So, tomorrow morning at 9am East Coast time (which is 1400 GMT and 1500 Madrid time) we’re (meaning me, meaning Emily Davis, meaning staff from Granta) going to have a “Twitter Party” to discuss the “Best of Spanish-Language Novelists” issue, Spanish literature in general, translations, literary trends, etcetera.
I’ll be on there as
open_letter, so feel free to me all your questions, jokes, comments about Duke basketball. As someone who tends to write long, I’ve yet to really get the hang of the Twitter. So, this should be riotous! Expect a lot of ellipses and multi-tweet responses . . .
Here are the official instructions (in English and Spanish) from the wonderful Saskia Vogel at Granta. (And all apologies about the unnecessary quotes below . . . Textpattern is freaking out about all the @ symbols and transforming chunks of this post into Comic Sans.):
On November 30, 2010 at 1400 (GMT) [0900, NYC; 1500 Madrid] Granta and Three Percent Blog (’@open_letter’) will host a discussion about literature in Spanish on Twitter. The discussion will end at 4pm (GMT) [1100, NYC; 1700 Madrid].
Participation is easy. Just follow these steps:
1. Sign in to your Twitter account.
2. Search for the hashtag #literatura
3. ‘@Grantamag’ will start making posts using this hash tag. For example: “The ‘@Grantamag’ and ‘@Open_Letter’ #TwitterParty about Spanish-langauge lit is starting in 5 minutes! #literatura”
4. ‘@GrantaMag’ will start the discussion with some questions and links. For example, “Will Vargas Llosa’s Nobel Prize encourage publishers to commission more translations? #literatura” or “Which new Spanish-language writers should we be reading #literatura”
5. Please join in and answer any questions or ask your own. Feel free to make statements on the subject, post links, etc. The discussion can be in Spanish or English.
REMEMBER: You must include #literatura in each of your posts to be part of the conversation.
El 30 de noviembre a las 1400 (GMT) [0900, NYC; 1500 Madrid], Granta y Three Percent Blog (’@open_letter’) presentará una discusión sobre la literatura en Twitter. Se acabará a las 1600 (GMT) [1100, NYC; 1700 Madrid].
Será fácil participar. Solo hay que:
1. Iniciar una sesión
2. Buscar el hashtag #literatura
3. ‘@GrantaMag’ empezará a enviar tweets incluyendo este hashtag, por ejemplo “The ‘@Grantamag’ and ‘@Open_Letter’ #TwitterParty about Spanish-langauge lit is starting in 5 minutes! #literatura”
4. ‘@GrantaMag’ iniciará la discusión con algunas preguntas y lienzos, por ejemplo, “Will Vargas Llosa’s Nobel Prize encourage publishers to commission more translations? #literatura” o “Which new Spanish-language writers should we be reading #literatura”
5. Siéntate libre a participar, responder a preguntas o formular otras. Exprésa tu opinion sobre el tema, envia lienzos etc. La discusión puede ser en inglés o español.
ACUÉRDATE: es esencial incluir el hashtag #literatura en cada de tus tweets para particpar en la conversación.
So tomorrow. Twitterverse. Be there.
“Rambling Jack—what’s that?”
“A novel. Novella, I guess.”
“Yeah, it looks short. What is it, a hundred pages?”
“Sorta. It’s a duel language book, so really, only about… 50 pages total.”
“And this—what. . .
Many authors are compared to Roberto Bolaño. However, very few authors have the privilege of having a Roberto Bolaño quote on the cover of their work; and at that, one which states, “Good readers will find something that can be. . .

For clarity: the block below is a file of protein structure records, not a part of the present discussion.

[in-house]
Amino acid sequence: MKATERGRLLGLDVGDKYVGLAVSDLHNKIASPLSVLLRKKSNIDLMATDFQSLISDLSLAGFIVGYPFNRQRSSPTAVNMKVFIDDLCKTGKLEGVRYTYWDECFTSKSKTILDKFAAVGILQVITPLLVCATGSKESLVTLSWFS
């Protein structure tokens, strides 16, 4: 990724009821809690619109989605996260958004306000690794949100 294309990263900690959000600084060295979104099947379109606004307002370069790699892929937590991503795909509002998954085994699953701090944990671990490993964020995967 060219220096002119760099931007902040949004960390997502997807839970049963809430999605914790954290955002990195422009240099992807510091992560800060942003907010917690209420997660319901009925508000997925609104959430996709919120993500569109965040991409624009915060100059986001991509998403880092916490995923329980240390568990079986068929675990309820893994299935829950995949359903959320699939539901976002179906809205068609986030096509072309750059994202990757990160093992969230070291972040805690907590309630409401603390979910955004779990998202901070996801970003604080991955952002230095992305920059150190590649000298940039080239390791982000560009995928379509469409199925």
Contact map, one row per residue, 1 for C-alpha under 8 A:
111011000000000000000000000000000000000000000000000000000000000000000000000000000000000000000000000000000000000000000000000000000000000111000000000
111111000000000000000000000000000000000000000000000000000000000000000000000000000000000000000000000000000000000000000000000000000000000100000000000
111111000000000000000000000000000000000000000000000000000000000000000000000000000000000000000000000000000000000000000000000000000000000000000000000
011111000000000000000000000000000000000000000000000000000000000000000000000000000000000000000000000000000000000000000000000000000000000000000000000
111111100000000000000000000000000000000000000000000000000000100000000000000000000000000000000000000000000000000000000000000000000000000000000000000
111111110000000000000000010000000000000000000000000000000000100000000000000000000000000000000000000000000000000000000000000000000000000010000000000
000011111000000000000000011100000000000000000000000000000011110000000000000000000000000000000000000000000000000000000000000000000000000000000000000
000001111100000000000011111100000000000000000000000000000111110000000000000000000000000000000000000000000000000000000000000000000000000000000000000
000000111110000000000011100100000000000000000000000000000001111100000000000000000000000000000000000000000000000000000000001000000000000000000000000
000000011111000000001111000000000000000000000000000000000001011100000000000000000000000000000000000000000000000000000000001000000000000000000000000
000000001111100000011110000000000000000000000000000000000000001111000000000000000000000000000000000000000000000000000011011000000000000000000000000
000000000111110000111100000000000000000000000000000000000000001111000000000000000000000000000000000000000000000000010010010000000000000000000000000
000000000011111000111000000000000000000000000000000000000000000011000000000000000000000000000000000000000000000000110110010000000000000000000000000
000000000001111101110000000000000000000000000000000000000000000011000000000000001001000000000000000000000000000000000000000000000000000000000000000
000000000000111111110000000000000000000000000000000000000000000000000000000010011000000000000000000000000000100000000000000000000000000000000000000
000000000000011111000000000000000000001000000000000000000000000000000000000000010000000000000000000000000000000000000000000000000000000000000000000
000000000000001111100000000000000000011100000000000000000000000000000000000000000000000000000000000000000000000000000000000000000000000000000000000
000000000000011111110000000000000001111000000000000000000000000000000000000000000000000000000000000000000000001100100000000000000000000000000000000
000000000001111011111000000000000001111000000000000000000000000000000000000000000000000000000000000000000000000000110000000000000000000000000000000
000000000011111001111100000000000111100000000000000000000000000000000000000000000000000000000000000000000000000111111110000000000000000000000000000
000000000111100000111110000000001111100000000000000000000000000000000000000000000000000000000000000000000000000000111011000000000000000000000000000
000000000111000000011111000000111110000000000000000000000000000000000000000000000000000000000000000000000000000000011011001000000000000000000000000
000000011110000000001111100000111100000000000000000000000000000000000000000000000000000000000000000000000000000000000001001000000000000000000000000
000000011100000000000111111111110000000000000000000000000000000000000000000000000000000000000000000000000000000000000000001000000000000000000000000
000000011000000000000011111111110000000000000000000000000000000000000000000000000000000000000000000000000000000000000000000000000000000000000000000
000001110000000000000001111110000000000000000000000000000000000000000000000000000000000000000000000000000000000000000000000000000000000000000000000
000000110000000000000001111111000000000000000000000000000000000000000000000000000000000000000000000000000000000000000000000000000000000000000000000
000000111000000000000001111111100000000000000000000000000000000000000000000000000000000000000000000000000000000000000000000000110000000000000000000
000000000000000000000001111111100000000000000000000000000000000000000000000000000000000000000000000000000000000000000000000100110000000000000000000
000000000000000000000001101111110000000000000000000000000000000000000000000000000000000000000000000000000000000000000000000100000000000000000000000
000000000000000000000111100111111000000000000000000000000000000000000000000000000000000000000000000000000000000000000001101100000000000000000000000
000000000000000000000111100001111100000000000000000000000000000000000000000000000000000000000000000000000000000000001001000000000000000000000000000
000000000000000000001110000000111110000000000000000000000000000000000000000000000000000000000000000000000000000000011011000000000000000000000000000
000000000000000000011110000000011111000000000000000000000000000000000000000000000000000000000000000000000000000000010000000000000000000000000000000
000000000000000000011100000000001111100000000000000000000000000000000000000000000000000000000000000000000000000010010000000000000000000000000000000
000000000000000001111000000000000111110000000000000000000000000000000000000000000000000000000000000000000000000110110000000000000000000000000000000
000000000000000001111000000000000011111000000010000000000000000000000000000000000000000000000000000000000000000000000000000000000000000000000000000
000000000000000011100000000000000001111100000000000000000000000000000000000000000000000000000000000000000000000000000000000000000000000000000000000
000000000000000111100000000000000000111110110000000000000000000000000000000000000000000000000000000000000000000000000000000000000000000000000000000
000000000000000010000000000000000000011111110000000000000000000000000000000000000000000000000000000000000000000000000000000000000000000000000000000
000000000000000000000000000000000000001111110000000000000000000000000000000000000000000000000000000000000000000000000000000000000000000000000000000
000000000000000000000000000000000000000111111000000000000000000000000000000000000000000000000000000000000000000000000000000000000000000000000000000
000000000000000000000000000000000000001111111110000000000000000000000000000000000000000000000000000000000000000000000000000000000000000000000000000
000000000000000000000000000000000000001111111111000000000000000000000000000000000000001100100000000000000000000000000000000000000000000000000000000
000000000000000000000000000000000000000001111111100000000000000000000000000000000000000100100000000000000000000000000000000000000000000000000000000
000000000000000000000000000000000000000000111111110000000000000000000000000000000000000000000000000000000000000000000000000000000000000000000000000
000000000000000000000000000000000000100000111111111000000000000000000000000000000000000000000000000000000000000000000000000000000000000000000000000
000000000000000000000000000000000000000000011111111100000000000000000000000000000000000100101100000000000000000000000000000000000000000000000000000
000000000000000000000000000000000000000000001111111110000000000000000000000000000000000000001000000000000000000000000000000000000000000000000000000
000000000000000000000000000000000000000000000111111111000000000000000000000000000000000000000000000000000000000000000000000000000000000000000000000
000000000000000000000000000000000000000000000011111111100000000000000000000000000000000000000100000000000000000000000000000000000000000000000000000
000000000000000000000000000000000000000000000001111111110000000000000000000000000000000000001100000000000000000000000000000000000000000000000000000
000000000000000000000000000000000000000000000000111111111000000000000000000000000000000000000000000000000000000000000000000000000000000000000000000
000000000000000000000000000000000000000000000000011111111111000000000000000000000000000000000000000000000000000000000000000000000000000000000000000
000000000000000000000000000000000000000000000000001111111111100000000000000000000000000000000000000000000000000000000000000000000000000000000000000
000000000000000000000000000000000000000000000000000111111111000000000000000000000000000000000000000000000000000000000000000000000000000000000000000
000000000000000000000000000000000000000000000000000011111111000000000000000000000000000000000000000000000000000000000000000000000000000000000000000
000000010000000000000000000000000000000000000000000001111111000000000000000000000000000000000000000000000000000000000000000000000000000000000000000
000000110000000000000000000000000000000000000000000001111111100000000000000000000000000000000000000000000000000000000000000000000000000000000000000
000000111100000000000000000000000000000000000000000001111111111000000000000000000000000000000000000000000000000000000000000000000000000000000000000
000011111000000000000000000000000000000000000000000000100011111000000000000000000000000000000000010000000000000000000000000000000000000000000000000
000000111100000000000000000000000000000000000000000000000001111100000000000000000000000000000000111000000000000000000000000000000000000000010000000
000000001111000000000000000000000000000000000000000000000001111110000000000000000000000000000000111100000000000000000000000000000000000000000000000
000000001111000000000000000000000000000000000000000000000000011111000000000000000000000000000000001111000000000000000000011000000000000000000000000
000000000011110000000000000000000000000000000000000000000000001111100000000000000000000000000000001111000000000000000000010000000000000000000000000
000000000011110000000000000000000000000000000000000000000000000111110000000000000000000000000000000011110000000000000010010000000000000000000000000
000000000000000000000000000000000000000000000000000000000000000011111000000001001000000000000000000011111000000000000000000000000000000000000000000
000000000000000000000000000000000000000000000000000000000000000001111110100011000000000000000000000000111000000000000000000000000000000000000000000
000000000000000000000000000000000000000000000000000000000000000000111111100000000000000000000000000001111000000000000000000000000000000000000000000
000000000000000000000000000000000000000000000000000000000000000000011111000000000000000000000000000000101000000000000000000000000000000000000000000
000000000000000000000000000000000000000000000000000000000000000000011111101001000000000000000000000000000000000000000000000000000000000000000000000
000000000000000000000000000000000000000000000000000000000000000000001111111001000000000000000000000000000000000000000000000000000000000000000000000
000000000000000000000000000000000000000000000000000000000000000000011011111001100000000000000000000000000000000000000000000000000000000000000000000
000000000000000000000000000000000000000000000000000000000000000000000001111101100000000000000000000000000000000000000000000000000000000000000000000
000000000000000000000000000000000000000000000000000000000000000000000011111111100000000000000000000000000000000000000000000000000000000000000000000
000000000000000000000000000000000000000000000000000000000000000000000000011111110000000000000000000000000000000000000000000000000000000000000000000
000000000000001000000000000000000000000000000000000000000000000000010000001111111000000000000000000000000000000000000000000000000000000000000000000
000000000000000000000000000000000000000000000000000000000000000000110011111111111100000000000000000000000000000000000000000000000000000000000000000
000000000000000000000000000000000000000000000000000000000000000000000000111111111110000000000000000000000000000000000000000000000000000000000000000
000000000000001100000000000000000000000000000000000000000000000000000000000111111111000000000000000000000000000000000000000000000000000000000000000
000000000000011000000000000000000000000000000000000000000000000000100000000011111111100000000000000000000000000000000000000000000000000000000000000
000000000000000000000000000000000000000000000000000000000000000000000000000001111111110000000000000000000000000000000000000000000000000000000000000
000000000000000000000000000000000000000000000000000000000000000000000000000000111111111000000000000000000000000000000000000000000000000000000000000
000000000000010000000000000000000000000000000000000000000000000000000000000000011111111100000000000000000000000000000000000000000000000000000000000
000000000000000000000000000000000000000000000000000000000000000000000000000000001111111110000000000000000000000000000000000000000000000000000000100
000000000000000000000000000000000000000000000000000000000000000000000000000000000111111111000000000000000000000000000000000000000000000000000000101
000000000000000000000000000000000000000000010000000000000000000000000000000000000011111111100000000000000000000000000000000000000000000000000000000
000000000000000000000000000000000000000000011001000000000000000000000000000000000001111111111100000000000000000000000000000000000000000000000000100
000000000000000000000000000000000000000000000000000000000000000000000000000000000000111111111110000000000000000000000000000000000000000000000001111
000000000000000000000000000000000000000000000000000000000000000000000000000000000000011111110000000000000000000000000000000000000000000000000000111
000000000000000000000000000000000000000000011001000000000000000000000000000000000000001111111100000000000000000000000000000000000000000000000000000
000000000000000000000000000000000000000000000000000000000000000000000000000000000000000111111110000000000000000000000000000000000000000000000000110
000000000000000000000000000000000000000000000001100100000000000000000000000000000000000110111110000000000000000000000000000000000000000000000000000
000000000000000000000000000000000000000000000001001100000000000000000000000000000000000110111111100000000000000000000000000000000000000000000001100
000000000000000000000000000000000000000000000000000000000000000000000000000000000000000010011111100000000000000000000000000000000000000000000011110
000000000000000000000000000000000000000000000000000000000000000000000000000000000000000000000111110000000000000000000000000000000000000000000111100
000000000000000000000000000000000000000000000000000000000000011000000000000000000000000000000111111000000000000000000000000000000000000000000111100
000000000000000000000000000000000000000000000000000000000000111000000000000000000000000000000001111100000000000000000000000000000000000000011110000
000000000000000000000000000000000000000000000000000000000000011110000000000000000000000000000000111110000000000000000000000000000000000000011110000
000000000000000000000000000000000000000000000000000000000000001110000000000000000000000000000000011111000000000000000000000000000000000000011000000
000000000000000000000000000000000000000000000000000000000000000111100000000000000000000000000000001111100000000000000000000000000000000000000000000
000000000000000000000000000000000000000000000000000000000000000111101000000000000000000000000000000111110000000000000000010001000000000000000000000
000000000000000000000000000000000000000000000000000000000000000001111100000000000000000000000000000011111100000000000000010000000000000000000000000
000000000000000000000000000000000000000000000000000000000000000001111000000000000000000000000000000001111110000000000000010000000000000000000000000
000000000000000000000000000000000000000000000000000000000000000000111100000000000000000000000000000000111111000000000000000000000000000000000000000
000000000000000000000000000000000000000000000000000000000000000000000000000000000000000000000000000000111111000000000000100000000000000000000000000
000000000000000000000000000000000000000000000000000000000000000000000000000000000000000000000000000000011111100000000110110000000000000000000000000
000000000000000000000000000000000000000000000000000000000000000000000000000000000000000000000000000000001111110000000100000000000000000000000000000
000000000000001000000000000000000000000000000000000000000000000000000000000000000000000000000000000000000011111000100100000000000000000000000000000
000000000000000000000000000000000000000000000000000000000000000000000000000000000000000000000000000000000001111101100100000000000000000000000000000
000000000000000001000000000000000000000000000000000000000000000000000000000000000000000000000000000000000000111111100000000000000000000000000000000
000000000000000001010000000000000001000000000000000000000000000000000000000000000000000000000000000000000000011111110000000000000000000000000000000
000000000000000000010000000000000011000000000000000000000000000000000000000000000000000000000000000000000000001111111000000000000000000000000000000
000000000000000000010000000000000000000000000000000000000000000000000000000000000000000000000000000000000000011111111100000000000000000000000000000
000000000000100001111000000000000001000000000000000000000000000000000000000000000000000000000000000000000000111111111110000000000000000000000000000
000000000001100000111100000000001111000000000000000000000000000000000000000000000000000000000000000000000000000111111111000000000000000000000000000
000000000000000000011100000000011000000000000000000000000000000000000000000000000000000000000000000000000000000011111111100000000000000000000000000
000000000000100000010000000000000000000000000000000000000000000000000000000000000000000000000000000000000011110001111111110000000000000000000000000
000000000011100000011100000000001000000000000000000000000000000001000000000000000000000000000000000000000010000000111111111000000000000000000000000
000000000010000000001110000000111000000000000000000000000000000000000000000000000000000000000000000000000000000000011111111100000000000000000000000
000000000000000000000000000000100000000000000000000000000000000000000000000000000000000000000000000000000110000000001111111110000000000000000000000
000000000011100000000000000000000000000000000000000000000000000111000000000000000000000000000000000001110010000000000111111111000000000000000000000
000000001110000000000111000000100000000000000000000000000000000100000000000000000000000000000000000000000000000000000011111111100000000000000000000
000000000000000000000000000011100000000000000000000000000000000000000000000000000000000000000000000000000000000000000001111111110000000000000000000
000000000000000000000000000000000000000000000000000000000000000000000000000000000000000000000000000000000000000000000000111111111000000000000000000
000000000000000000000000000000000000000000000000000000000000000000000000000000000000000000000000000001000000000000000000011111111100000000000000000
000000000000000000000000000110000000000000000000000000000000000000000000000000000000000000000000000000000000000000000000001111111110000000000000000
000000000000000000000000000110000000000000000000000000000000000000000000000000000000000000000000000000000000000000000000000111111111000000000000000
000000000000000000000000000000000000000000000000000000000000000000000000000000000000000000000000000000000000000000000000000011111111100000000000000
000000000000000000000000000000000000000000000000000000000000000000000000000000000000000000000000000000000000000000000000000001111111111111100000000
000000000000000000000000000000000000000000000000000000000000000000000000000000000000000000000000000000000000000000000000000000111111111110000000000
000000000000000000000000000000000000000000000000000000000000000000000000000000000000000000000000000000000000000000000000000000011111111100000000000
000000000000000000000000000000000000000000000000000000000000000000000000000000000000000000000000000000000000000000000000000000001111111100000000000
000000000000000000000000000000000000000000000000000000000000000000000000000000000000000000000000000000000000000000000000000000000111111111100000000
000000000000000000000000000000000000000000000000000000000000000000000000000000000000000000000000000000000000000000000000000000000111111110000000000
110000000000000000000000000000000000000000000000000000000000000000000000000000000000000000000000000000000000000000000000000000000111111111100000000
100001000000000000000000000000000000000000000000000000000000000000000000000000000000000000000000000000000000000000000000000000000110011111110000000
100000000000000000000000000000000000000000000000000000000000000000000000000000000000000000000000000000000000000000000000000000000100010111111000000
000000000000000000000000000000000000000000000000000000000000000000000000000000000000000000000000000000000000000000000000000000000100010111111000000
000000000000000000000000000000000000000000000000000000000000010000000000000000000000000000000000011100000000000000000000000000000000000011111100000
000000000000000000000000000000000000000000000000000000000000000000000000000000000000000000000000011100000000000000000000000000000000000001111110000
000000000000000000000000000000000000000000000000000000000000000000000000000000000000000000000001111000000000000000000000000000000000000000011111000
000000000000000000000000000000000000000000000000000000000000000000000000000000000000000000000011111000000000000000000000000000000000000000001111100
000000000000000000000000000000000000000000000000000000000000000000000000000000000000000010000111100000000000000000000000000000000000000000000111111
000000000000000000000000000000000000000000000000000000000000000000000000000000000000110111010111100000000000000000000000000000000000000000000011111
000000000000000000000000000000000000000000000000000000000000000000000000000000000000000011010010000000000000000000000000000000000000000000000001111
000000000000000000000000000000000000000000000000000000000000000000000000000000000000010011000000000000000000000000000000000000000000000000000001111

In Josep Maria de Sagarra’s Private Life, a man harangues his friend about literature while walking through Barcelona at night:
When a novel states a fact that ties into another fact and another and another, as the chain goes on. . .
César Aira dishes up an imaginative parable on how identity shapes our sense of belonging with Dinner, his latest release in English. Aira’s narrator (who, appropriately, remains nameless) is a self-pitying, bitter man—in his late fifties, living again with. . .
Originally published in French in 2007, We’re Not Here to Disappear (On n’est pas là pour disparaître) won the Prix Wepler-Fondation La Poste and the Prix Pierre Simon Ethique et Réflexion. The work has been recently translated by Béatrice Mousli. . .
Even though the latest from Jean Echenoz is only a thin volume containing seven of what he calls “little literary objects,” it is packed with surprises. In these pieces, things happen below the surface, sometimes both literally and figuratively. As. . .
Who is this woman? This is the question that opens Xiao Bai’s French Concession, a novel of colonial-era Shanghai’s spies and revolutionaries, police and smugglers, who scoot between doorways, walk nonchalantly down avenues, smoke cigars in police bureaus, and lounge. . .
For the past 140 years, Anna Karenina has been loved by millions of readers all over the world. It’s easy to see why: the novel’s two main plots revolve around characters who are just trying to find happiness through love.. . .
Linn Ullmann’s The Cold Song, her fifth novel, is built much like the house about which its story orbits: Mailund, a stately white mansion set in the Norwegian countryside a few hours drive from Oslo. The house, nestled into the. . .
Karel Schoeman’s Afrikaans novel, This Life, translated by Else Silke, falls into a genre maybe only noticed by the type of reader who tends toward Wittgenstein-type family resemblances. The essential resemblance is an elderly narrator, usually alone—or with one other. . .